The NZ Trustees Association, a non-profit membership group founded to support trustees, is no longer a registered charity. 

In 2018, the Commerce Commission warned the association over a likely breach of the Fair Trading Act.

In a press release describing the issue, the commission said the association got contact details for a number of charities from publicly available information and emailed them a free six-month membership.

Despite taking no steps to accept, the charities were sent bulletins from the association for the offer period. There was an option to unsubscribe, but it wasn’t made clear to the charities they needed to do this to avoid being charged.

After the six months were up, the association invoiced the charities for membership.

4. Destiny Church charities, 43 complaints. The common theme: a lack of charitable purpose.

Brian Tamaki and Destiny Church have courted controversy over the years, most recently for Tamaki's involvement in a movement opposing covid-19 restrictions and vaccine mandates. 

Tamaki was charged with multiple breaches of a public health order for speaking at mass gatherings during a time when covid-19 restrictions applied and he was jailed briefly for breaching his bail conditions. 

His stance led to widespread condemnation, including an online petition signed by more than 70,000 people which called for Destiny to lose its tax-exempt status as a registered charity.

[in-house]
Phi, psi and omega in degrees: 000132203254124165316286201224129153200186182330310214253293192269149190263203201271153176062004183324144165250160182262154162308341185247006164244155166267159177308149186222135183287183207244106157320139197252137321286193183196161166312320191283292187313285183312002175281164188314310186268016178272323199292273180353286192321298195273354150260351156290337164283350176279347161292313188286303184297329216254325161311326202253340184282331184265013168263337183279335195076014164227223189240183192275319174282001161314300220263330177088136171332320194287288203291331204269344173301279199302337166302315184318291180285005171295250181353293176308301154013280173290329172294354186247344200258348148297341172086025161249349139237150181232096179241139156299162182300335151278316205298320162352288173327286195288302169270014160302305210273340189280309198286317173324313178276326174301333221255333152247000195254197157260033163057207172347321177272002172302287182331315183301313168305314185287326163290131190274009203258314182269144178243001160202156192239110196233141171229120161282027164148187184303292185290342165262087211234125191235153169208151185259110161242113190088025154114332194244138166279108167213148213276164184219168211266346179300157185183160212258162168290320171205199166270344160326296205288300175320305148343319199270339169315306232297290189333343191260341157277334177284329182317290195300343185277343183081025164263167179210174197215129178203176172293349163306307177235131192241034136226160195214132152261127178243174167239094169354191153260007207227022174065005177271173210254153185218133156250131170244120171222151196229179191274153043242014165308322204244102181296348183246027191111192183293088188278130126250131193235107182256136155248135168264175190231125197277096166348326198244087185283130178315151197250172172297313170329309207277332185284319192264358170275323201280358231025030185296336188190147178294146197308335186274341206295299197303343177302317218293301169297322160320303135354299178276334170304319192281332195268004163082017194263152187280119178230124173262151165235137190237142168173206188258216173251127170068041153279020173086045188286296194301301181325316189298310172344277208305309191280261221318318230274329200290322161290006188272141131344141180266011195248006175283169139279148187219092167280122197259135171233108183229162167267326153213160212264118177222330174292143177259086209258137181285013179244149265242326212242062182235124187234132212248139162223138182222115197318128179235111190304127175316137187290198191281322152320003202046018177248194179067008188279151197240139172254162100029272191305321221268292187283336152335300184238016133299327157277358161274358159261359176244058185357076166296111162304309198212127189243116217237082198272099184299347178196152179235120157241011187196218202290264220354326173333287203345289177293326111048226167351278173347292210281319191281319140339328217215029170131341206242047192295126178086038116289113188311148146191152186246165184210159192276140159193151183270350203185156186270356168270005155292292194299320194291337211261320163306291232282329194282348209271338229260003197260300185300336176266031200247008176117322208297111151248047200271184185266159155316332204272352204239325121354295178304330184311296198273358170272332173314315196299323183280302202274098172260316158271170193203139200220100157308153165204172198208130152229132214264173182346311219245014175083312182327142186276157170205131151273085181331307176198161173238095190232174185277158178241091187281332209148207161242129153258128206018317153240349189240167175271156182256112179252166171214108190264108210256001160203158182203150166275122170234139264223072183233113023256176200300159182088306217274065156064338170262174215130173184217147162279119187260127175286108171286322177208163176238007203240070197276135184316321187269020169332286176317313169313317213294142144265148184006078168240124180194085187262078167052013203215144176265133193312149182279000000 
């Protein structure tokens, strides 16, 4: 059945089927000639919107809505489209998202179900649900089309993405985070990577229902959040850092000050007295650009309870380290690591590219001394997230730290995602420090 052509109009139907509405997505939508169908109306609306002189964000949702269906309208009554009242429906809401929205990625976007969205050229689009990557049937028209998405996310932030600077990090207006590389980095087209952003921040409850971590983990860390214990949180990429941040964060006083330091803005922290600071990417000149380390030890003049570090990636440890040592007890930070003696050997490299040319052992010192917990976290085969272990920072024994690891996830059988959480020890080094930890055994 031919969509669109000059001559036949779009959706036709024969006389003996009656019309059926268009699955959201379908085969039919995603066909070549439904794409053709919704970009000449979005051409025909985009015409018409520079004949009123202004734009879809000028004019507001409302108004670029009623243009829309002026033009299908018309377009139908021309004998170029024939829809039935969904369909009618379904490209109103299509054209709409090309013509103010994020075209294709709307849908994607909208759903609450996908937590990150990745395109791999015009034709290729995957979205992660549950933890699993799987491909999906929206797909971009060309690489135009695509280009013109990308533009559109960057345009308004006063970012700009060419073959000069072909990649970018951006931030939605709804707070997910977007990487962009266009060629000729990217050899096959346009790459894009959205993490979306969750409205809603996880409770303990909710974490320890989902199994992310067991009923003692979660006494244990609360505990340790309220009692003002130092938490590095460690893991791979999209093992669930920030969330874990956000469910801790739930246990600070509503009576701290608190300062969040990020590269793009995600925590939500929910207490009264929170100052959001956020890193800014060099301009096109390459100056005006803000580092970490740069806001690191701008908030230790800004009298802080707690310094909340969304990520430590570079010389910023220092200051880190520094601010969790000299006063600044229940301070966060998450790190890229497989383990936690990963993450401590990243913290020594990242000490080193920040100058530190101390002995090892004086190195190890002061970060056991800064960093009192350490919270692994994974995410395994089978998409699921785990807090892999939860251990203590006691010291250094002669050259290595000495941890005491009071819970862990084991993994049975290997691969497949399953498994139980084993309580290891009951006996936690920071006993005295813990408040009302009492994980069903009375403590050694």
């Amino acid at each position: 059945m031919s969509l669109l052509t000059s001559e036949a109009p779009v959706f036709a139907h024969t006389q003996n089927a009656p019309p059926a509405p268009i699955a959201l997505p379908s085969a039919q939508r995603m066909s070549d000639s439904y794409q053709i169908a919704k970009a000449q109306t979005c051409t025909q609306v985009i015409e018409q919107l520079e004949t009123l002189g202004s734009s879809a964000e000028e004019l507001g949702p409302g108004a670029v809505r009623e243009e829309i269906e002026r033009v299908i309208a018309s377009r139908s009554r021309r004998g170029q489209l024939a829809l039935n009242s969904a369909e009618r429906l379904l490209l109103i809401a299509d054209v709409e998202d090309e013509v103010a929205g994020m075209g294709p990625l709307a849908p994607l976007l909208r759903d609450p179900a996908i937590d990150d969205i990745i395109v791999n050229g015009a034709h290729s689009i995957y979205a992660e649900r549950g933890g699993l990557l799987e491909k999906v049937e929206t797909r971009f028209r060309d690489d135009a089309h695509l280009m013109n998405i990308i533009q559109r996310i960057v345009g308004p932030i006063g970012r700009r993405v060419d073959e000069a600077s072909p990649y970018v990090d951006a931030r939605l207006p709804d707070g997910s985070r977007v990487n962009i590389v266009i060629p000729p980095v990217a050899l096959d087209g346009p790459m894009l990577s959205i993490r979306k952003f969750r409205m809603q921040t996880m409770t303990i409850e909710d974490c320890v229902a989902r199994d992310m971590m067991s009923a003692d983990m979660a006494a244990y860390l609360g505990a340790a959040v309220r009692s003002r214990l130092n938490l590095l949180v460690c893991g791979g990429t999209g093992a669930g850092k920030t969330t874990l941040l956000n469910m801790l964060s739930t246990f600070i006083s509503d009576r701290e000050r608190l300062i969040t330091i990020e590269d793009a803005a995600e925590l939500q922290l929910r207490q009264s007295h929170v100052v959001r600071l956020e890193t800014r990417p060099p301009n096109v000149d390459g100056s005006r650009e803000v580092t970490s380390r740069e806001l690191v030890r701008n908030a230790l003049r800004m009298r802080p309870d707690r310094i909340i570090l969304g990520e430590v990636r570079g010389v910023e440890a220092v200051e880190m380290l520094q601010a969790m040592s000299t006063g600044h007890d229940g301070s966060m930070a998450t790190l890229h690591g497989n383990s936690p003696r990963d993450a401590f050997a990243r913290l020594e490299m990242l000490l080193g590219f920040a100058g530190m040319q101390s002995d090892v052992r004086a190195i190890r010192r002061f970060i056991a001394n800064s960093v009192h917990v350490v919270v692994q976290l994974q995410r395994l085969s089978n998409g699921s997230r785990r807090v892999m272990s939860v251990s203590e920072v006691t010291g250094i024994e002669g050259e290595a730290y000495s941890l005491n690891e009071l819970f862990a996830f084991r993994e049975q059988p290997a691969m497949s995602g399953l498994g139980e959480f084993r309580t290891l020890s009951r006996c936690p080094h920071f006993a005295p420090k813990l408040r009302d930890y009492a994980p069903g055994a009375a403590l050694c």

Destiny Church Taranaki, Destiny Church Auckland Trust and Destiny International Group were later deregistered for failing to file their annual returns.

Advice for dealing with media interest in the deregistrations was released to BusinessDesk under the OIA. A list of potential questions that might be put to the DIA included one asking if the decision was made because the Tamaki-founded Freedom and Rights Coalition was involved in the protests at parliament.

“The charities have been removed because of failure to file annual returns,” the suggested response said.

“Charities Services has received complaints relating to the activities of the Freedom and Rights Coalition and its connection with Destiny, and is investigating these complaints. The removal is independent of that inquiry.”

5. The Sensible Sentencing Group Trust, 18 complaints. The common theme: a lack of charitable purpose.

This one is less clear cut.

In 2018, the founder of the Sensible Sentencing Trust (SST), Garth McVicar, prompted backlash when he responded to news of a man shot dead by police by saying, “one less to clog the prisons”

SST is not a registered charity, but an affiliated organisation, the Sensible Sentencing Group Trust (SSGT), which provided peer support to victims of serious crime, is.

In response to McVicar and his comment, an online petition was set up calling for the independent charities registration board to investigate the links between SST and SSGT and decide if the group trust had a valid charitable purpose.

A spokeswoman for SSGT, which has since been wound down, said the complaints were due to a misunderstanding between the two trusts. 

“Fortunately [Charities Services] was aware of the SSGT's separate work from the SST and their sole mission of victim advocacy work, so the complaints were binned,” she said.

The spokeswoman took the opportunity to thank the people who supported the trust and passed on best wishes to the people it had helped over the years.